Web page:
Thanks so much!

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Re: Int'l Arbitration Work

Postby Anonymous User » Sun Apr 23, 2017 8:23 pm

freekick wrote:
Anonymous User wrote:Asking about international arbitration is like asking about general litigation. There's a lot of subspecialties that differ wildly day-to-day.

I've been doing a fair bit of investor-state work lately, so I could comment on that if you're interested.


- Do you do other types of lit/arbitration or focus exlcusivley on investor-state arbitration?
- If the former, then which kind and is it your choice or a result of there not being enough investor-state work in general at firms?
- If the latter, is it because there is enough intl arb work and one is allowed to do just that?
- Also, is it advisable to focus exclusivley on international arbitration early in your career?



Apologies for the delay. I forgot I replied to this thread.

I have only done investor-state work because that is all the group I work with does. The firm probably does some commercial arbitrations, but not the group I work with.

Whether to focus probably depends on whether you're doing commercial or investor-state. For commercial, the skill set is probably more broad but I don't know that. I wouldn't focus on investor-state unless you know you want to make a career out of it. It's very much unlike domestic litigation in both substance and procedure.

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Re: Int'l Arbitration Work

Postby Anonymous User » Sun Apr 23, 2017 8:35 pm

Anonymous User wrote:
Asking about international arbitration is like asking about general litigation. There's a lot of subspecialties that differ wildly day-to-day.

I've been doing a fair bit of investor-state work lately, so I could comment on that if you're interested.


- Would you mind going over some of the differences in the day to day work between the subspecialties

- Are there many subspecialties - I was sort of under the impression that there was a divide between investor-state and general commercial arb. (with maybe martime stuff as a distinct niche.) but that there weren't to many subdivisions beyond that. Sounds like that isn't really the case though.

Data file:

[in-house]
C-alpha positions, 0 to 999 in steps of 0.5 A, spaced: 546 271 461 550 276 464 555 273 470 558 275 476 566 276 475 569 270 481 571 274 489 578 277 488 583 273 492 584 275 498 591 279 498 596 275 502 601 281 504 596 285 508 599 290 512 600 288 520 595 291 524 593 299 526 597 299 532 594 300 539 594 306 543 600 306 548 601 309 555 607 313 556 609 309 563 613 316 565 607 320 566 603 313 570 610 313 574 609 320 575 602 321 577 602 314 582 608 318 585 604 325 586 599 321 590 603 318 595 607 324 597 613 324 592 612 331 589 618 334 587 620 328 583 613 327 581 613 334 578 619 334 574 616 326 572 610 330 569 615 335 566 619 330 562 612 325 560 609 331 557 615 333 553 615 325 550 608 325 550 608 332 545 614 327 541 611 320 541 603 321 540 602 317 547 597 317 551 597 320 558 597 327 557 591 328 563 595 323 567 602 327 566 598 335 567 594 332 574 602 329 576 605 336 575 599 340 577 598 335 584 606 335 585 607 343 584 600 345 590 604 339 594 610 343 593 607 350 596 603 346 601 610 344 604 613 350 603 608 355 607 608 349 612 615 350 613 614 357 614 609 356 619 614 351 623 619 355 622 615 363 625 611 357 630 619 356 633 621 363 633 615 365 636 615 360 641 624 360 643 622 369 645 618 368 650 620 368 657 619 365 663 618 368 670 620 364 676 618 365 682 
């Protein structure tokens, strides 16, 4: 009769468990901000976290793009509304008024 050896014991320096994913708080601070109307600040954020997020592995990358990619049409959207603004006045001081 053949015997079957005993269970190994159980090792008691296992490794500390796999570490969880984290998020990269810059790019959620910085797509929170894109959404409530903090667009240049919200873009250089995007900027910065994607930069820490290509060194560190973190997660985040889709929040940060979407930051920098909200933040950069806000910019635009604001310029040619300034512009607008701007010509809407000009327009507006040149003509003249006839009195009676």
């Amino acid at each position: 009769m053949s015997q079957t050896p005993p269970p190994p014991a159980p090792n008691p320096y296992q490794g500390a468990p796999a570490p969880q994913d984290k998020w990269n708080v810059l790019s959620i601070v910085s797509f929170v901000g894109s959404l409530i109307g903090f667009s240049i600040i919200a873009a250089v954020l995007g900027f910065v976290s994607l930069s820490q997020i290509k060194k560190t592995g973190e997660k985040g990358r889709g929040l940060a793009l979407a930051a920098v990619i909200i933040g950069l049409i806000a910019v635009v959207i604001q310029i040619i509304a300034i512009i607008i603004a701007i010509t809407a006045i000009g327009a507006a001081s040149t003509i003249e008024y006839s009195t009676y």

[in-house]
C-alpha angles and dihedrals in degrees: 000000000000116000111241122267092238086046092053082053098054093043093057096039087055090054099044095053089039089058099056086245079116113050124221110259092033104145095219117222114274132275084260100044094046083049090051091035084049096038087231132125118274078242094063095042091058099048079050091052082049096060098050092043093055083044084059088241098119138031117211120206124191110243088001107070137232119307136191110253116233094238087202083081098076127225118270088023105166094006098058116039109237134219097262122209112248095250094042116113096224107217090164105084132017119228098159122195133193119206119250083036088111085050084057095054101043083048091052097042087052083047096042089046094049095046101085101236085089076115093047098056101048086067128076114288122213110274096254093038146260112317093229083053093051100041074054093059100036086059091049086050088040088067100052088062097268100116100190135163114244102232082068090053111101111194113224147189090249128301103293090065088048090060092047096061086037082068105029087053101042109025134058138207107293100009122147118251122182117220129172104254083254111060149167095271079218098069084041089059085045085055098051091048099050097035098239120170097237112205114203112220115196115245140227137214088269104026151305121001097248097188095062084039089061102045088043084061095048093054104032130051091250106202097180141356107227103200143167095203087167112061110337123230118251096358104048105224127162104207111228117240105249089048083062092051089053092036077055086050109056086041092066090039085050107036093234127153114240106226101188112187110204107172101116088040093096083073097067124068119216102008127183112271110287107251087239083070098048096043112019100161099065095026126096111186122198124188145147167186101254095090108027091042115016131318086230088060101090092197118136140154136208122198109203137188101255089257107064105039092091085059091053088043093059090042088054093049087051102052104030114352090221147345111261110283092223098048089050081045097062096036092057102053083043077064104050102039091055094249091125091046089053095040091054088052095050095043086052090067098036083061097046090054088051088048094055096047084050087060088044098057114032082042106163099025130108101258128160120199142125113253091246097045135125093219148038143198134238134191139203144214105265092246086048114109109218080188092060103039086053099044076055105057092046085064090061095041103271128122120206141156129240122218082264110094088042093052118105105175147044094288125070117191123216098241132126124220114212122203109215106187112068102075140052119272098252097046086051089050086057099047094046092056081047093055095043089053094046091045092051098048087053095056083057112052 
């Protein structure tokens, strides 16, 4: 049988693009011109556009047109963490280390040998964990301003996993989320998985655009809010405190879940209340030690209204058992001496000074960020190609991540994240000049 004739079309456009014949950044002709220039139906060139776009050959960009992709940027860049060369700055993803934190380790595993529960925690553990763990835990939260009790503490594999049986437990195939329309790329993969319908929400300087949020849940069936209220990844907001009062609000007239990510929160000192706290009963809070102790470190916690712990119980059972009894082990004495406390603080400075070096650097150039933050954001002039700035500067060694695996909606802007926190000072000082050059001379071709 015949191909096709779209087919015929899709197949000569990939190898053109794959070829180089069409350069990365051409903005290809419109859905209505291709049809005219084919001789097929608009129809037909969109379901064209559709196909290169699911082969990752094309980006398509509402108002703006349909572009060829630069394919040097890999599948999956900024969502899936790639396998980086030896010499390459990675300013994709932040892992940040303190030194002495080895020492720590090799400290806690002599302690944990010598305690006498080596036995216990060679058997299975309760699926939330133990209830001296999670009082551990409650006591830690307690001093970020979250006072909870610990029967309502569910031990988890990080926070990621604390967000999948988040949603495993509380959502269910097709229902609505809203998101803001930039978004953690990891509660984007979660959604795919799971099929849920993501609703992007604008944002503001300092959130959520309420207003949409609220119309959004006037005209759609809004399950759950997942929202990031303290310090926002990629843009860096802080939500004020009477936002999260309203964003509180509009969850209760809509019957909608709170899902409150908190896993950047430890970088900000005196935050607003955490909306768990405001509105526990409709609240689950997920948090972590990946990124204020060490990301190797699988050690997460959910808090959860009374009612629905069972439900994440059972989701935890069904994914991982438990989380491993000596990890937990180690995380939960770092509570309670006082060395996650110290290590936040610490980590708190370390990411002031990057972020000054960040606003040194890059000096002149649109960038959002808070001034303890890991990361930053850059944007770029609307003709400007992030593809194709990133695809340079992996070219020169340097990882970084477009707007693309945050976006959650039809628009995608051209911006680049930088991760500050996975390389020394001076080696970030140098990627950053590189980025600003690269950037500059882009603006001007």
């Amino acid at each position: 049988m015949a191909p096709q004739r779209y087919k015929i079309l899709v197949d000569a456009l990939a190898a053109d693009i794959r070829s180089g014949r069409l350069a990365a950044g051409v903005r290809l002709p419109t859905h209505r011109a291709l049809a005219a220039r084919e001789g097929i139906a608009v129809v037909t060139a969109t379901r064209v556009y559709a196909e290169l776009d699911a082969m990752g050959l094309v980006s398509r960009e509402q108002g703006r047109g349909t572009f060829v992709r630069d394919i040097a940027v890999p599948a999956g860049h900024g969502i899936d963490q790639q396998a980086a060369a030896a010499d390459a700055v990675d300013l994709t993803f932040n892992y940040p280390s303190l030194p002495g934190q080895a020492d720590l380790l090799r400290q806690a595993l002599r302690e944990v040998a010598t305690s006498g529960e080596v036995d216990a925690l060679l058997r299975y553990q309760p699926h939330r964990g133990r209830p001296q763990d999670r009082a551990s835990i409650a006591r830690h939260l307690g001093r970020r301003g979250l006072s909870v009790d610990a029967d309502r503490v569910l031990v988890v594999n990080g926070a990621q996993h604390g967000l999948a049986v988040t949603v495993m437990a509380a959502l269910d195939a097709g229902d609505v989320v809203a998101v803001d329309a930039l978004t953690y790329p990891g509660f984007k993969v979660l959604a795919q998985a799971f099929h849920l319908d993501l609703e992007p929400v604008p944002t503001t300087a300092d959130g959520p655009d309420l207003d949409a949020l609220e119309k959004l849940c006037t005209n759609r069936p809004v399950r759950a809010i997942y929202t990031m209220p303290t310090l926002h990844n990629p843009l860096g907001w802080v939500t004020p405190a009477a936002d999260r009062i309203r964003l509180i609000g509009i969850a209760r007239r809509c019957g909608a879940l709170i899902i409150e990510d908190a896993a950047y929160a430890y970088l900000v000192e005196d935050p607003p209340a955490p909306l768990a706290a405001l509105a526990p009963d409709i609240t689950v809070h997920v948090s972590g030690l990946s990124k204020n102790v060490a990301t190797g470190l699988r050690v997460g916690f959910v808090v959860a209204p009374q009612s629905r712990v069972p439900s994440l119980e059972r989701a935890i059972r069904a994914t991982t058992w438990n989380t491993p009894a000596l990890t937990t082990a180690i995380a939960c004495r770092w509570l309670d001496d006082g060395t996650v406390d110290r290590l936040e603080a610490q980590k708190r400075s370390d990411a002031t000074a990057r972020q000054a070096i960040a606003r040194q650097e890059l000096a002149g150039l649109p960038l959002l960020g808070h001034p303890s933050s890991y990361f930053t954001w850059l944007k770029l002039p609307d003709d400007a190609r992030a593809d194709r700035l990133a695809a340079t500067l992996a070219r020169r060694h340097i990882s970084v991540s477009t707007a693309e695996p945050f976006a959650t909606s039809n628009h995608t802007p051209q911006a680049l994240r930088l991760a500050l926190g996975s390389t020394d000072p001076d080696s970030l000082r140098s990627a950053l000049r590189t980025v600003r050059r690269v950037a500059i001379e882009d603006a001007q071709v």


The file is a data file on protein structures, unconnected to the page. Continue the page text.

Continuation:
- Assuming this isn't too much info - would you mind just laying out sort of what a regular day in the life looks like for you, also interested in what average hours are like in your group and where people seem to exit when they leave.

Thanks so much!


You generally have the subspecialties right. I can't really comment on the commercial side because I've only done investor-state. But even within investor-state I would almost consider claimant-side and respondent-side to almost be different specialties. Some firms do both, but many if not most firms I've seen primarily do one or the other.

I have only done claimant-side. Day to day is usually pretty predictable because tribunals throw out deadlines a year or more in advance and stick to them, unlike in domestic litigation. Hours depend on whether there is a pleading coming up or perhaps a hearing (which is like a trial). If you have a memorial (aka brief) on jurisdiction or merits coming up in the next four months, you will be working a lot. They usually run 200+ pages and the accompanying witness statements can be 50+ pages apiece. There are usually several expert reports as well. Generally you do the same stuff as in domestic litigation. Some doc review, albeit briefer, help research and draft pleadings and witness statements, etc. Hearings are what you would think trial would be like.

If you don't have pleadings coming up, it can be pretty chill. Maybe case research on potential cases to take on. At the partner level there's a lot of back and forth with funders, who tend to drive these cases.

As far as exit options, I've only seen people go to other firms. I can imagine going somewhere that's looking for someone with oil/gas/mineral experience though because that's what most cases involve. I can't confirm that first hand though.

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Re: Int'l Arbitration Work